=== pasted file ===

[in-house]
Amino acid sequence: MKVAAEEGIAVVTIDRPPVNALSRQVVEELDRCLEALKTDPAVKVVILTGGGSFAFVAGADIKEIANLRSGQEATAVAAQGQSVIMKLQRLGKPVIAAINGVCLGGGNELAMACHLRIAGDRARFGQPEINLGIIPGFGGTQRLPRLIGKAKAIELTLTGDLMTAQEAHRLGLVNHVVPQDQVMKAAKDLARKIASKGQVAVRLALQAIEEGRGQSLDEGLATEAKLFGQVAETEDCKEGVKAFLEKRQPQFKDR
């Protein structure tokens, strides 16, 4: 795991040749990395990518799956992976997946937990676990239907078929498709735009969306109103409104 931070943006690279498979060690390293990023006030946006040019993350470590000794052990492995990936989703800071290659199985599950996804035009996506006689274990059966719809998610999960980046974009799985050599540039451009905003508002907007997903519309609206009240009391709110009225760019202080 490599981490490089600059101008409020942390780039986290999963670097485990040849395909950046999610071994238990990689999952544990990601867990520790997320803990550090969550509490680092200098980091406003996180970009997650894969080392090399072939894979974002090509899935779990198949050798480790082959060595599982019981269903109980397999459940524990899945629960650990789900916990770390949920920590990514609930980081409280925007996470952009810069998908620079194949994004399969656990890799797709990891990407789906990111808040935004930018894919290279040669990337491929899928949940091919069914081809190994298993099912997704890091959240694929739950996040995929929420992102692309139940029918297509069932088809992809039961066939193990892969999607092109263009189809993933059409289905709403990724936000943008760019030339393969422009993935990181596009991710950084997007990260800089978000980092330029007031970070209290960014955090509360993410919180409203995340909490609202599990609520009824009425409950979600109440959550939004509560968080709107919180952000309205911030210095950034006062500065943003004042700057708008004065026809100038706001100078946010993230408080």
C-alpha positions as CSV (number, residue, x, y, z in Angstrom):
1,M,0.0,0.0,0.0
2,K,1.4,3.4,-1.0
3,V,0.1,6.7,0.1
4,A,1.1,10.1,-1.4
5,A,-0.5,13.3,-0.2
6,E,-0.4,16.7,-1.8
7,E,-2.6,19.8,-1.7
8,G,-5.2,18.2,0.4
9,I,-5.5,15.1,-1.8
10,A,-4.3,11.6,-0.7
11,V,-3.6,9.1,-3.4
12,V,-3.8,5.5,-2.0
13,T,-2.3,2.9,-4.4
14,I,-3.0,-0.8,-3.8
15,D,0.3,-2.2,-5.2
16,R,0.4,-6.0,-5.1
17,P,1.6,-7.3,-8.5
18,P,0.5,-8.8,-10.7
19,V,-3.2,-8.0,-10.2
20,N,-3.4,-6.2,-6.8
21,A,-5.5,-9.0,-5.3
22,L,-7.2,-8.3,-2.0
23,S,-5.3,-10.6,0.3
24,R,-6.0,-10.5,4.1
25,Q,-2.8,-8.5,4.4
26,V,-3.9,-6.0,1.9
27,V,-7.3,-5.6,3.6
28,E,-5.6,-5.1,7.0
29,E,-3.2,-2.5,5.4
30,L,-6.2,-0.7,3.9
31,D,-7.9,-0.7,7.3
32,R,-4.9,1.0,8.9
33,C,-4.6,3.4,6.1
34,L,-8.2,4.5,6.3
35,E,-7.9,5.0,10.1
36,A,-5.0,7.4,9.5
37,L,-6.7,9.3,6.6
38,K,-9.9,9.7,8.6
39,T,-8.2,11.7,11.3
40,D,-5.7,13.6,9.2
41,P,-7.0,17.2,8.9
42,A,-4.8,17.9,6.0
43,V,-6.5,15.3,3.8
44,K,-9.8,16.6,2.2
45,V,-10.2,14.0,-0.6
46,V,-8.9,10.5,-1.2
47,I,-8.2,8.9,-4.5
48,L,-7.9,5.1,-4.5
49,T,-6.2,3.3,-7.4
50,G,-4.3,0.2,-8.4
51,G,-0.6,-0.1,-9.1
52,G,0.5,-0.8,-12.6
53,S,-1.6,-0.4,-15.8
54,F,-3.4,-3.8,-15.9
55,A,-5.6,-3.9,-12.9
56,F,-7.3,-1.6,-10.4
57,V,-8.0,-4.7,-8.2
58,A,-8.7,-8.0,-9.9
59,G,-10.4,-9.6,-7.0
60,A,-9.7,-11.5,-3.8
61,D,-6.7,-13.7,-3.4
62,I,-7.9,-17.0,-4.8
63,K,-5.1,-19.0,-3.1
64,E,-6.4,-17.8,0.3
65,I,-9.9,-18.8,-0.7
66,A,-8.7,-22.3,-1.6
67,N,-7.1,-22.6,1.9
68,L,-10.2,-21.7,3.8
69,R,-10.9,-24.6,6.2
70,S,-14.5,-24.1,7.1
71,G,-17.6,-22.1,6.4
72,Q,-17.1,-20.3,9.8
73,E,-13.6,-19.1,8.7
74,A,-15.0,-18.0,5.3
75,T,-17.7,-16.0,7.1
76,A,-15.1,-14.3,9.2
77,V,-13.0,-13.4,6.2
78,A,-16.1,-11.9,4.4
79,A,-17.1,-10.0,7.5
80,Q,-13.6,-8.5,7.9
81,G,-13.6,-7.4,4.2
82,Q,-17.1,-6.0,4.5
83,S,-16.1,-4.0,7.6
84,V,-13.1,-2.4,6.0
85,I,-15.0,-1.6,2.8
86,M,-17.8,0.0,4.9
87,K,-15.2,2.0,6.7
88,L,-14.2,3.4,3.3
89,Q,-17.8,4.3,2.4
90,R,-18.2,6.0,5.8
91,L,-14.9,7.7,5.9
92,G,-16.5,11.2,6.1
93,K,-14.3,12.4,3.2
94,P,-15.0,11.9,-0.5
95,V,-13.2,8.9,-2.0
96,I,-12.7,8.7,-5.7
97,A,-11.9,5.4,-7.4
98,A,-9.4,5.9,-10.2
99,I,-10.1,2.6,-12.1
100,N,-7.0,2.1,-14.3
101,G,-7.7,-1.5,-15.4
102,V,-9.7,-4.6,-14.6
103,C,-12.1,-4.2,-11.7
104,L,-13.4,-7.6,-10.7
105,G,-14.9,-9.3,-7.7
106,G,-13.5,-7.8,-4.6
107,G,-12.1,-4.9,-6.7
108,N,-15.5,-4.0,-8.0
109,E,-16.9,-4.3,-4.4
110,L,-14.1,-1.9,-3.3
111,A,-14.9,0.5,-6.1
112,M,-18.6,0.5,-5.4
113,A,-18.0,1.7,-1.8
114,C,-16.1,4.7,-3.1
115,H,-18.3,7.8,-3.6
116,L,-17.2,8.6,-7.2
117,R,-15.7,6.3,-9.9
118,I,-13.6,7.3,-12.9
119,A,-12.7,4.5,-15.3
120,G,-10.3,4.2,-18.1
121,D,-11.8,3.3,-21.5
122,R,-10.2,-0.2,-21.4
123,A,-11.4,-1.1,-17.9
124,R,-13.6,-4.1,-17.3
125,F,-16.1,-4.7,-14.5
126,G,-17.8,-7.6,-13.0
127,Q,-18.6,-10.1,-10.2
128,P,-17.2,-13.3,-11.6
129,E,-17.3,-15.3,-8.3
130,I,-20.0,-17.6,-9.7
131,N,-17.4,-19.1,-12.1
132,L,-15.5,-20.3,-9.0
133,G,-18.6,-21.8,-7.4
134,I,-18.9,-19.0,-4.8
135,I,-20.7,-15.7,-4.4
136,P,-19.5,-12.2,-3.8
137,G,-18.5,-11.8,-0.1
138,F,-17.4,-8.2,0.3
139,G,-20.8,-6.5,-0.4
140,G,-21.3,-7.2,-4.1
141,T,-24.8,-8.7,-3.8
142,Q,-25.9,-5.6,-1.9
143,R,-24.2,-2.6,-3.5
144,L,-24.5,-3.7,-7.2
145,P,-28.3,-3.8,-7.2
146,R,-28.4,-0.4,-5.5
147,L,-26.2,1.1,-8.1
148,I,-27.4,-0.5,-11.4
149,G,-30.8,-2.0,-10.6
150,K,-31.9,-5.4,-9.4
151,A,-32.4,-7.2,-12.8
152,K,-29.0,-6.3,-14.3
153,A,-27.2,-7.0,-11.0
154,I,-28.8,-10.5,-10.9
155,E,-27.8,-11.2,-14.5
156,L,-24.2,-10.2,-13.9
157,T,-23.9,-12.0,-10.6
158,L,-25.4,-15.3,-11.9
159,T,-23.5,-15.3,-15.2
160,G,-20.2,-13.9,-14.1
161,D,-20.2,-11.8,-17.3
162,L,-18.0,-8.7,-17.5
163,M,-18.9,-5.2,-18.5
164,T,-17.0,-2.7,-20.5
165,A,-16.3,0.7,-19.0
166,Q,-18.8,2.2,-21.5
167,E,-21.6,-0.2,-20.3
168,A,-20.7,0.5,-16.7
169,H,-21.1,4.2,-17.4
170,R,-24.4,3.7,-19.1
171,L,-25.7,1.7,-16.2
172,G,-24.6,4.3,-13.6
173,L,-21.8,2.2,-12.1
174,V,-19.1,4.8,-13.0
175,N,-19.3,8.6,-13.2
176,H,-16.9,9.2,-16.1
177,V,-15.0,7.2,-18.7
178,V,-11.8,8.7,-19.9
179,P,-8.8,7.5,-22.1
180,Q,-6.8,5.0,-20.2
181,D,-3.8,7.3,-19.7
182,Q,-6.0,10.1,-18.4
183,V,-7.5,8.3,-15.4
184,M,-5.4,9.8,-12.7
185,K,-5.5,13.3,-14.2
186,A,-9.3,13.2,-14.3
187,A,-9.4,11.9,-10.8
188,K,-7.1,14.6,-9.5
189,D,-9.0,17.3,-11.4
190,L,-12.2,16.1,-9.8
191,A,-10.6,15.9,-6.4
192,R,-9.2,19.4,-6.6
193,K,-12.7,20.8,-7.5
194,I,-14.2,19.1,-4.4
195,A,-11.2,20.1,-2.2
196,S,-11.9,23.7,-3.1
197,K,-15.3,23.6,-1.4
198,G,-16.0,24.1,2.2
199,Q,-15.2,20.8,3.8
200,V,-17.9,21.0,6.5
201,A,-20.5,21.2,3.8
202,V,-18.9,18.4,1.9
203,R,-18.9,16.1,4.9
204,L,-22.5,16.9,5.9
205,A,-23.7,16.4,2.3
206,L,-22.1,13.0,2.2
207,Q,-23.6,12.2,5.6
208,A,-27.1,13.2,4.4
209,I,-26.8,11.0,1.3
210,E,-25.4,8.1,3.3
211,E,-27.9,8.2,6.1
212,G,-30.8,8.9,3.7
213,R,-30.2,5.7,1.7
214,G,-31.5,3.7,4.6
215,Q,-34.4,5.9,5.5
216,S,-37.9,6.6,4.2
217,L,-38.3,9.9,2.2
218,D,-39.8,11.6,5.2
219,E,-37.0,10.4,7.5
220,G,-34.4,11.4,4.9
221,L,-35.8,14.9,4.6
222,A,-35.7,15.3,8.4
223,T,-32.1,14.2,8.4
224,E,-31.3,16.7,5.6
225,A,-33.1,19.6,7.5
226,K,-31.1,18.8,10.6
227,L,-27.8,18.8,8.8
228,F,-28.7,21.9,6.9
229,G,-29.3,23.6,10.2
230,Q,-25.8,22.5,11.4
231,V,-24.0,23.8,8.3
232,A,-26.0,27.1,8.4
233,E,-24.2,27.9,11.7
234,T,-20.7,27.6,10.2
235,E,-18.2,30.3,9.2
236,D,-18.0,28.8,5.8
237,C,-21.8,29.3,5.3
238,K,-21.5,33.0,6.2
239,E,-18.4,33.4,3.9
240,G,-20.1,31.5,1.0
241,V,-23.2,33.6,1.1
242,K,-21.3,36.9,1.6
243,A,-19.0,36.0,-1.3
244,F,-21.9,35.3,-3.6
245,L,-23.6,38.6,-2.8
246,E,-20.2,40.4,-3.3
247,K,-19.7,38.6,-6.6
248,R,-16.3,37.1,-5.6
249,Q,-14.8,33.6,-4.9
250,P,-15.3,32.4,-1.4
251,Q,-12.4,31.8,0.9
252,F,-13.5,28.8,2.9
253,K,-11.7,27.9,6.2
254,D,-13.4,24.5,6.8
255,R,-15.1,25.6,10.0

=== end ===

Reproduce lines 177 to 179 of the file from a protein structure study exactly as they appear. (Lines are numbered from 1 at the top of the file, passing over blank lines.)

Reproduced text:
173,L,-21.8,2.2,-12.1
174,V,-19.1,4.8,-13.0
175,N,-19.3,8.6,-13.2